Texas Man Watches His Home Getting Robbed Via iPhone

Texas Man Watches His Home Getting Robbed Via iPhonePlayABC News
WATCH iPhone Catches Robbers in the Act

Imagine watching a home burglary in real time. Now imagine that it's your home.

That's what happened to Vince Hunter of Dallas last week as he and his wife were visiting family 1,500 miles away in Connecticut.

On Friday, while Hunter was out pumping gas, a $4.99 iPhone app called iCam sent Hunter a text message that the motion detectors in his house had been activated. Using his phone, he was able to watch live video captured by webcams he'd installed around his home.

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Man Watches Home Get Robbed Via iPhone

"I check the footage, and see in real time guys in this area, and they're kind of hunched over. They'd just broken the glass. I said holy cow, I gotta call 911," he said.

Alerted by the same message, Hunter said his wife called, and he asked her to notify the security company.

"I go back to the footage, sure enough, they're in the backyard checking things out. They're throwing bricks ... at the tempered glass and they can't break it three times. Finally, it appears they wind up and kind of go back in that area, and they just hurl this brick through the glass and ... this brick ends up in our living room," he said.

VIDEO: A Texas man views his home being burglarized while vacationing in Connecticut.Play
iPhone App Catches Crooks in Action

As Hunter continued to watch, he saw the police arrive a few minutes later, guns drawn. But the burglars had already taken off, spooked by the home's alarm system.

iCam App Lets Users Watch Video From Anywhere in the World

"You know, it was surreal. It really was. The first thing I couldn't believe is that we could do this on our cell phone. Really? A cell phone?" he said.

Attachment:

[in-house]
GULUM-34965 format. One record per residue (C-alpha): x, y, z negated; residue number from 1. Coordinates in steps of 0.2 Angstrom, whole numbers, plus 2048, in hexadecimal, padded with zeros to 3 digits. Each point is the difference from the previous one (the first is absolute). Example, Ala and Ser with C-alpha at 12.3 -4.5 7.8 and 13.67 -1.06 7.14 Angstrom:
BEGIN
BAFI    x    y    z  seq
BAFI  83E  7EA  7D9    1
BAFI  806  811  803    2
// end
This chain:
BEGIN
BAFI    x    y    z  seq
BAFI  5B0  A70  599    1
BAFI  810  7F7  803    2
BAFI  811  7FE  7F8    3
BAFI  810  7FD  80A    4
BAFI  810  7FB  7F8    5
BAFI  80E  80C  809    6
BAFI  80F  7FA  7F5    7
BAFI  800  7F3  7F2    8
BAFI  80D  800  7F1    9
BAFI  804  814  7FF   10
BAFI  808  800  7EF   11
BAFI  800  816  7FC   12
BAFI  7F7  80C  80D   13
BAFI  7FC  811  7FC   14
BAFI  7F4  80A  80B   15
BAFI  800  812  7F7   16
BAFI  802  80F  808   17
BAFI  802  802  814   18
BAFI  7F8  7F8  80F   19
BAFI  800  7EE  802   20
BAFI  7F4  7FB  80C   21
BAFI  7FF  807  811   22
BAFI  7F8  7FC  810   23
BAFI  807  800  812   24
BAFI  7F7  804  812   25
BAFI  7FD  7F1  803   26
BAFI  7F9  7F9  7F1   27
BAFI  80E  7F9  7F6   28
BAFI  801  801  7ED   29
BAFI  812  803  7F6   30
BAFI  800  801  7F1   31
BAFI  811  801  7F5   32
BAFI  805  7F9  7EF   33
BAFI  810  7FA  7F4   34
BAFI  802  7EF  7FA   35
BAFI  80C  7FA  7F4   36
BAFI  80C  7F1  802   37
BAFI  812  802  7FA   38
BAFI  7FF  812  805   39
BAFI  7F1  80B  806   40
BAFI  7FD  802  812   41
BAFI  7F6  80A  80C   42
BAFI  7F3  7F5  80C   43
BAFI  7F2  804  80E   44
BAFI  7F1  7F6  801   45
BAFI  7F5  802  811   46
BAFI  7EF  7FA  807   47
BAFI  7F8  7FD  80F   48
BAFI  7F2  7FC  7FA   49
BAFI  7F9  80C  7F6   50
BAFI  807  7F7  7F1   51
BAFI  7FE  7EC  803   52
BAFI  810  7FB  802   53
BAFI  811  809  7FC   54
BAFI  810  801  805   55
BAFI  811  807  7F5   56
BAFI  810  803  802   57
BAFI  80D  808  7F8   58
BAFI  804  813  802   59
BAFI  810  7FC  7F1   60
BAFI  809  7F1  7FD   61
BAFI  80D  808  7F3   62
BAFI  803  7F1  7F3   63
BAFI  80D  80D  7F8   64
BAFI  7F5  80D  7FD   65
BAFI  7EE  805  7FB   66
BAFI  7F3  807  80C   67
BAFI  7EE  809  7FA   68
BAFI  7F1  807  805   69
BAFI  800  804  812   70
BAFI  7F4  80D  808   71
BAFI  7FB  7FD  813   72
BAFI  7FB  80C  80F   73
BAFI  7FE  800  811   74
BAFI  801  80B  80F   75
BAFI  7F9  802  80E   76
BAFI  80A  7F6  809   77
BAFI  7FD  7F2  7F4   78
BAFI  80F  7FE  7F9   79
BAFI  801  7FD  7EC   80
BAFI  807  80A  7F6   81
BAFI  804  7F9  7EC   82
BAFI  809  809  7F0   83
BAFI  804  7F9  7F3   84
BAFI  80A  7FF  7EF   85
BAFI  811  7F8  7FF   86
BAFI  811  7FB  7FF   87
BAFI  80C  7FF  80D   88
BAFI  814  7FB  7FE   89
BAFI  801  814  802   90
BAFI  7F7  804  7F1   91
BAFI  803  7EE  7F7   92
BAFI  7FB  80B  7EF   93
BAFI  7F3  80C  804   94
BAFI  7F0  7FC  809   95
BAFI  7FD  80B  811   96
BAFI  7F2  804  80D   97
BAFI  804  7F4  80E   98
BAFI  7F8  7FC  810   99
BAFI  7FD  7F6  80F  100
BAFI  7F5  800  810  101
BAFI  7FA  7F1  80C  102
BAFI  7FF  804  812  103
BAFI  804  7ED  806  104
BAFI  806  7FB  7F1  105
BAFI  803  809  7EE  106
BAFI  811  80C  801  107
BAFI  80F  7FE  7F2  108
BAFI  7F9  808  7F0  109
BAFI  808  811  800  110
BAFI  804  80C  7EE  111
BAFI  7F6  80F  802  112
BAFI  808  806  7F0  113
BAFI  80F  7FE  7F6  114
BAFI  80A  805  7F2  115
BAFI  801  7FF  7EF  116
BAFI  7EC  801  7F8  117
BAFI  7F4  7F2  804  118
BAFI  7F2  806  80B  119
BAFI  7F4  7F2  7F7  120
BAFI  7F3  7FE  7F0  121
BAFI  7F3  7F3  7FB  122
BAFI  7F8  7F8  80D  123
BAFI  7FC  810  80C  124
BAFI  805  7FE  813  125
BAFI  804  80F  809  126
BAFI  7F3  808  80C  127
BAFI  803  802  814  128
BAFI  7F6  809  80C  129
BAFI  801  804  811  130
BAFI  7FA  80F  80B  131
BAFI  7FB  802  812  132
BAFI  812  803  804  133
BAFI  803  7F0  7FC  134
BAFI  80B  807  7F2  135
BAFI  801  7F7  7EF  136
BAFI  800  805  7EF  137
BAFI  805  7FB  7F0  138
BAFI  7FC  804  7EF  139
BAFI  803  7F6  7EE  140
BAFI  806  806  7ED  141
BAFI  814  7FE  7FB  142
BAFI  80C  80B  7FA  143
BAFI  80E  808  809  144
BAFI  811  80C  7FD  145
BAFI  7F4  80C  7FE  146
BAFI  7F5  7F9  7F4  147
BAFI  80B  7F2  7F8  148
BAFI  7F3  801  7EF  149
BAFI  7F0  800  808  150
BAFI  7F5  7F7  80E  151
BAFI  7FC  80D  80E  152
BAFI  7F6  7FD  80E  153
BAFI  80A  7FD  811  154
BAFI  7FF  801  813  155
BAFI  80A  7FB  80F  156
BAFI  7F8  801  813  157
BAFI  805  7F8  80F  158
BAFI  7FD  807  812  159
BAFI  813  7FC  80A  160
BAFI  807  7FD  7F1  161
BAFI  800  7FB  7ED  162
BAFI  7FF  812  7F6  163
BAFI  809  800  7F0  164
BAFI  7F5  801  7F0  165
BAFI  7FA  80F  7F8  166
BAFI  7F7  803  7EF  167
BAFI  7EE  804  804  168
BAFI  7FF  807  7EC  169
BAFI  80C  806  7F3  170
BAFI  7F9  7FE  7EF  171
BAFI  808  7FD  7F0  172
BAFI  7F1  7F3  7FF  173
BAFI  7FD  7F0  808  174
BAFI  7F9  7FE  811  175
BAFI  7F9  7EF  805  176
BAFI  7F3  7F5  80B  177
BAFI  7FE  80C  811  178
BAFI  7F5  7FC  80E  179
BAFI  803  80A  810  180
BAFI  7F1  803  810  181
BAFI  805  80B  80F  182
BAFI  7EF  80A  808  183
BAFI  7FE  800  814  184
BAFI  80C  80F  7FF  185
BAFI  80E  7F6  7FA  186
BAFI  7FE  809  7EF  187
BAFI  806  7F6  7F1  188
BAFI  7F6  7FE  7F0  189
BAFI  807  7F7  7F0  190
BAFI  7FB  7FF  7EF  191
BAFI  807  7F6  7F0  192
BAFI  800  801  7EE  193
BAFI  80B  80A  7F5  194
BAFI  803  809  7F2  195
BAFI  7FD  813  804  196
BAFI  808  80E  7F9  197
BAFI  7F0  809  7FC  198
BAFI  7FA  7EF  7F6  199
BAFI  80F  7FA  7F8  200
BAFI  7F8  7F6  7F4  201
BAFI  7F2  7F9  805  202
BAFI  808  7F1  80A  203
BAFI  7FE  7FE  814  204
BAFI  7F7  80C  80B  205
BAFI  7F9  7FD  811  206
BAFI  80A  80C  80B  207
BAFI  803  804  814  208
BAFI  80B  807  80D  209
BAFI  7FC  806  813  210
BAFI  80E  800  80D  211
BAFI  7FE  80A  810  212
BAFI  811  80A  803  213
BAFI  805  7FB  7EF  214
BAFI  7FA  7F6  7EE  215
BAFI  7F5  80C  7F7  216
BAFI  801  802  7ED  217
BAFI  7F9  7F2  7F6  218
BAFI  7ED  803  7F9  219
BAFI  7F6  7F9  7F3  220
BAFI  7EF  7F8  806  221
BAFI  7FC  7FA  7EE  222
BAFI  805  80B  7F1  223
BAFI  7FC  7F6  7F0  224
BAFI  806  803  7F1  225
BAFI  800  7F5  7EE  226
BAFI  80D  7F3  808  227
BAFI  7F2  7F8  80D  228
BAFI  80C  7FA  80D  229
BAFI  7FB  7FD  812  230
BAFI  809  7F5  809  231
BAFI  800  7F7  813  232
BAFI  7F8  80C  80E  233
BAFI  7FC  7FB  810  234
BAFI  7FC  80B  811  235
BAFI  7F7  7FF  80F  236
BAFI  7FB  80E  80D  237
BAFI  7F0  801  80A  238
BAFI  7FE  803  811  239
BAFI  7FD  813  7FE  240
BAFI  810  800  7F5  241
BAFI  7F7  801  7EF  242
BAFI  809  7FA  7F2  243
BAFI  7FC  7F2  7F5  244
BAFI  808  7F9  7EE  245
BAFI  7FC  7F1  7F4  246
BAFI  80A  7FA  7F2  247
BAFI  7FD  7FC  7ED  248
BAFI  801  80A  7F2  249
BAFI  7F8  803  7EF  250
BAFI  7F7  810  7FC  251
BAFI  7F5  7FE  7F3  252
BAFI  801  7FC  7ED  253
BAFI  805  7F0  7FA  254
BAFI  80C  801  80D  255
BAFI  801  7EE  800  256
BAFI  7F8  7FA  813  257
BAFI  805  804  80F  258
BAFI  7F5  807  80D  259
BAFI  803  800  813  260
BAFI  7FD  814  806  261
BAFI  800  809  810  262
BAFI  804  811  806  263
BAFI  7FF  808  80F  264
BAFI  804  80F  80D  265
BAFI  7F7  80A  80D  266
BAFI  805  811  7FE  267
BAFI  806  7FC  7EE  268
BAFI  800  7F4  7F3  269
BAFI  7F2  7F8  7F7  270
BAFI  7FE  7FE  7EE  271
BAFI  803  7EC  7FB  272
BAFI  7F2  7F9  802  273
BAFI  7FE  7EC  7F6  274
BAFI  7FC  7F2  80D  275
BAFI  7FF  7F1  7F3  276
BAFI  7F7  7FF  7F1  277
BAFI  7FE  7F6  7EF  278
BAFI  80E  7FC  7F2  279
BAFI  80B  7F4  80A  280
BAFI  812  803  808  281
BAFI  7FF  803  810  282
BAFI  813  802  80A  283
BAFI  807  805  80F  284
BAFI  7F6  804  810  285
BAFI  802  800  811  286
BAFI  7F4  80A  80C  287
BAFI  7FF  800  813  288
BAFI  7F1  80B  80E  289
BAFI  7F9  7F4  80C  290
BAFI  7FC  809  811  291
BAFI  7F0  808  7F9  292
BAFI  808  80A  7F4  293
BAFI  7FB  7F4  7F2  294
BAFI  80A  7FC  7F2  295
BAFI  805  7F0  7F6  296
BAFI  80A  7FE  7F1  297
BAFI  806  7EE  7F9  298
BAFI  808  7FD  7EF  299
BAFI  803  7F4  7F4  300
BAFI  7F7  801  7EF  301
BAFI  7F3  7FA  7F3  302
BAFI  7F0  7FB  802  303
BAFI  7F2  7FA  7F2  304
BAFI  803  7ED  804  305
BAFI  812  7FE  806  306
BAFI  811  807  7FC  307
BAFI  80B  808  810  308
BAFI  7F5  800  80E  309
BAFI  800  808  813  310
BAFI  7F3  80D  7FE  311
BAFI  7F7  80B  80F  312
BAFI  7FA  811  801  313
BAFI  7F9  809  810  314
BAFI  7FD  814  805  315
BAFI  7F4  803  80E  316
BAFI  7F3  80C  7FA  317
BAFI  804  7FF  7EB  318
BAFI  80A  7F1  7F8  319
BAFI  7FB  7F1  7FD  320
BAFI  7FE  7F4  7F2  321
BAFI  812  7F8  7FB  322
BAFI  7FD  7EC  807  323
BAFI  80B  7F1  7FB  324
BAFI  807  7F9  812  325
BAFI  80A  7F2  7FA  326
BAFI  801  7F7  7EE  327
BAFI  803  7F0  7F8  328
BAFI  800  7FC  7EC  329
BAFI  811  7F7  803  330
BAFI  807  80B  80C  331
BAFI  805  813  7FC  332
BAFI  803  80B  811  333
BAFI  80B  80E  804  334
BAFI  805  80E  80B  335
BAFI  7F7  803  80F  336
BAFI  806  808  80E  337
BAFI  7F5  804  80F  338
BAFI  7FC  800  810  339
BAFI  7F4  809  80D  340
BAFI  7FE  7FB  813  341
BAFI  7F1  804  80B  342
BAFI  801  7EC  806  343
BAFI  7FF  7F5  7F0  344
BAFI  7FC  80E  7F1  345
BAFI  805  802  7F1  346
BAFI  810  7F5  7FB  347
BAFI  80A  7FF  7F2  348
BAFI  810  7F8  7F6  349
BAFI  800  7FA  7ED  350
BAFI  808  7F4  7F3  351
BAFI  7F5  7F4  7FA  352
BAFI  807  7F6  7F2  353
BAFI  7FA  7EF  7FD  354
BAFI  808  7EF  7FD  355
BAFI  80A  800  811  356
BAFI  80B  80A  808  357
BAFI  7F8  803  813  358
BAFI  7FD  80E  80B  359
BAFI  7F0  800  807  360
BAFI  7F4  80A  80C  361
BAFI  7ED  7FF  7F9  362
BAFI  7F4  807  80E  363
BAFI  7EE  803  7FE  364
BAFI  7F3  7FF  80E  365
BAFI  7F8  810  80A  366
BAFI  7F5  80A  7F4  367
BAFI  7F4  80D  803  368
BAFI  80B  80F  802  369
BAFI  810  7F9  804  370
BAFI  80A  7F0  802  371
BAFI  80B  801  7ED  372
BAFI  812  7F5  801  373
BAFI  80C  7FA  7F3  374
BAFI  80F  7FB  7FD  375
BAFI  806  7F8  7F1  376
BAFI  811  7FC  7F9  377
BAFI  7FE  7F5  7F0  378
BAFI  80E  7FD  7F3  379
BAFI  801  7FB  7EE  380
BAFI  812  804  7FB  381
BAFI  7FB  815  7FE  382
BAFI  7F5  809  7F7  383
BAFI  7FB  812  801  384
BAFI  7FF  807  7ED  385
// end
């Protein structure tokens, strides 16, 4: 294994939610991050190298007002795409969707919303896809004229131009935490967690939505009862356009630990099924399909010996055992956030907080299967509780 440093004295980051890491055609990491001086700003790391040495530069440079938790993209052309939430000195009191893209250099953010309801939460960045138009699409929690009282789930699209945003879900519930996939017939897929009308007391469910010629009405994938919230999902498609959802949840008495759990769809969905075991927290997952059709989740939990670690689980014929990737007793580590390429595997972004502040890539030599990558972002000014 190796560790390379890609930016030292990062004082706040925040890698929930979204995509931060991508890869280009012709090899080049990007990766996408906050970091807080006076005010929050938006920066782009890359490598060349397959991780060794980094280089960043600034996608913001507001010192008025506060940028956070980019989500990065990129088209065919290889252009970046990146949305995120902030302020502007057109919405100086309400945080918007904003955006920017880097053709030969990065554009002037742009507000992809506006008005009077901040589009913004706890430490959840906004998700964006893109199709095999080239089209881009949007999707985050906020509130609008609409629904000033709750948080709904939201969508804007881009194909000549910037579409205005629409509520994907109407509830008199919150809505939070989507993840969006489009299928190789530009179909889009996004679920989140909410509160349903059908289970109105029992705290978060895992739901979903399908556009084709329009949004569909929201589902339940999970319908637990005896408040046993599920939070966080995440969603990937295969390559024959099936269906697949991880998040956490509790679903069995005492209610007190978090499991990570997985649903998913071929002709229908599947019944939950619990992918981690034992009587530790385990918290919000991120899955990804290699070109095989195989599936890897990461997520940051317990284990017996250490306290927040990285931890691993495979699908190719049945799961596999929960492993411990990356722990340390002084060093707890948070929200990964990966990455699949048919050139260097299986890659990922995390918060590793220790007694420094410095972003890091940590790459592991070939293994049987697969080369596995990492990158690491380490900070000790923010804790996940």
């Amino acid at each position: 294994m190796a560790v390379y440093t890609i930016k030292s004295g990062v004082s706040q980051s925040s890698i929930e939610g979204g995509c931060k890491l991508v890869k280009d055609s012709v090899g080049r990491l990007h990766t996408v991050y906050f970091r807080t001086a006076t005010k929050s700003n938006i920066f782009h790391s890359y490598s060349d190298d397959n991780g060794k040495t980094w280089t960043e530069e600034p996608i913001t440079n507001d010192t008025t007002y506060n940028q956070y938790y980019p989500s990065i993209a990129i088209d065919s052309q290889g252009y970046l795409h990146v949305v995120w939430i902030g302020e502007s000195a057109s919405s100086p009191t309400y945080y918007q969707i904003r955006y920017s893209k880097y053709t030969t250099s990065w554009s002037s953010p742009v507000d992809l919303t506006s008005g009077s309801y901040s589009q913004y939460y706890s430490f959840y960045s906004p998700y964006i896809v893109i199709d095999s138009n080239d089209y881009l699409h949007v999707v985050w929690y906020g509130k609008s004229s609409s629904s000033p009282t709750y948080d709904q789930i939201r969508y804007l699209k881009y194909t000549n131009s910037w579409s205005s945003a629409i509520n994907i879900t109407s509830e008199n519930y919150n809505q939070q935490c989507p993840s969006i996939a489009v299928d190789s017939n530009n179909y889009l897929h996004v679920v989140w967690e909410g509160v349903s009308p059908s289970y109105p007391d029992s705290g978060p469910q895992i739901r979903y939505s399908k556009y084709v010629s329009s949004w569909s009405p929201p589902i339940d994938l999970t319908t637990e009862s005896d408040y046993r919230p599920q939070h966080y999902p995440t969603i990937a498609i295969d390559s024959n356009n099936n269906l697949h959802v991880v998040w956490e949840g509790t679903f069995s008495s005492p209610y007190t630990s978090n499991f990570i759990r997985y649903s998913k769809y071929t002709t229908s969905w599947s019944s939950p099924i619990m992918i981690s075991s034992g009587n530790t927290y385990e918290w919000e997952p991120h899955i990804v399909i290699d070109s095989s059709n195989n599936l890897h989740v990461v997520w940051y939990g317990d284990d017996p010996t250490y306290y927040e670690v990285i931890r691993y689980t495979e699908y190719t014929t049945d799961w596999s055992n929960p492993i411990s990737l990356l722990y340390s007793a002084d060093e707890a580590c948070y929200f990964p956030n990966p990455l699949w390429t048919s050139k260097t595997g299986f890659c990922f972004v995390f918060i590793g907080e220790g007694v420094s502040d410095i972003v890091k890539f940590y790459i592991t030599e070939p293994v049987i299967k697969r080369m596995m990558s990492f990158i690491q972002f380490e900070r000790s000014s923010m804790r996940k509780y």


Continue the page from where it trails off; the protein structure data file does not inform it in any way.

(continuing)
The Hunter's home had been broken into before, so they had invested in an elaborate security system. Three different cameras allow Hunter to watch surveillance video from any computer. But with the iCam app for his iPhone, he can watch the video from anywhere in the world.

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This time, Hunter watched as the robbers ran away empty-handed. But his neighbor wasn't as lucky.

Police believe the pair cleaned out her house just minutes before reaching the Hunters' home.

"They're just hoodlums! The fact that they just keep doing this over and over ... they have to be stopped," said burglary victim Julie McDonald.

iPhone App Helped Capture Visuals of the Thieves

As police try to track down the thieves, the footage captured on Hunter's iPhone will help them.

"The neighbors did see the car take off, so we've got a visual on the car, great video on the two suspects," Hunter said. "We really want to get them caught. There's a lot of burglaries in this neighborhood. And I think the software on our phones really helped out. I mean, it really made a difference."

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GMA Technology Contributor Becky Worley's Tips on iPhone Security Options

If you want to use your iPhone to protect your home, you can follow these simple steps:

Download iCam to your iPhone or iPod Touch and the iCamSource program to your webcam-equipped computer.

Start the iCamSource application on your computer and follow the directions on the setup screen, including selecting the camera and entering a log-in ID and password.

Launch the iCam app on your phone and enter the same log-in ID and password.

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The program lets you stream video and audio from up to four computer webcams at the same.

The downside to this system is that it uses computer webcams, which makes it difficult to use the computer for other purposes.

Another option, which will free up all of the computers in your home, is the Dropcam Wi-Fi security camera.

For about $200 and a $10 monthly fee, all you need is Wi-Fi to monitor your house from anywhere in the world, using your computer or mobile device.

Motions trigger alerts, which are sent to you via text or e-mail. Then you can watch the video from your phone. The interface is dead simple and takes only five minutes to setup.

One drawback to security systems like these is false positives, set off by roaming cats or dogs. But some programs include a thumbnail image of what the camera sees in the alert text or e-mail. That way you can know if the motion sensor was activated by a real intruder or your pet.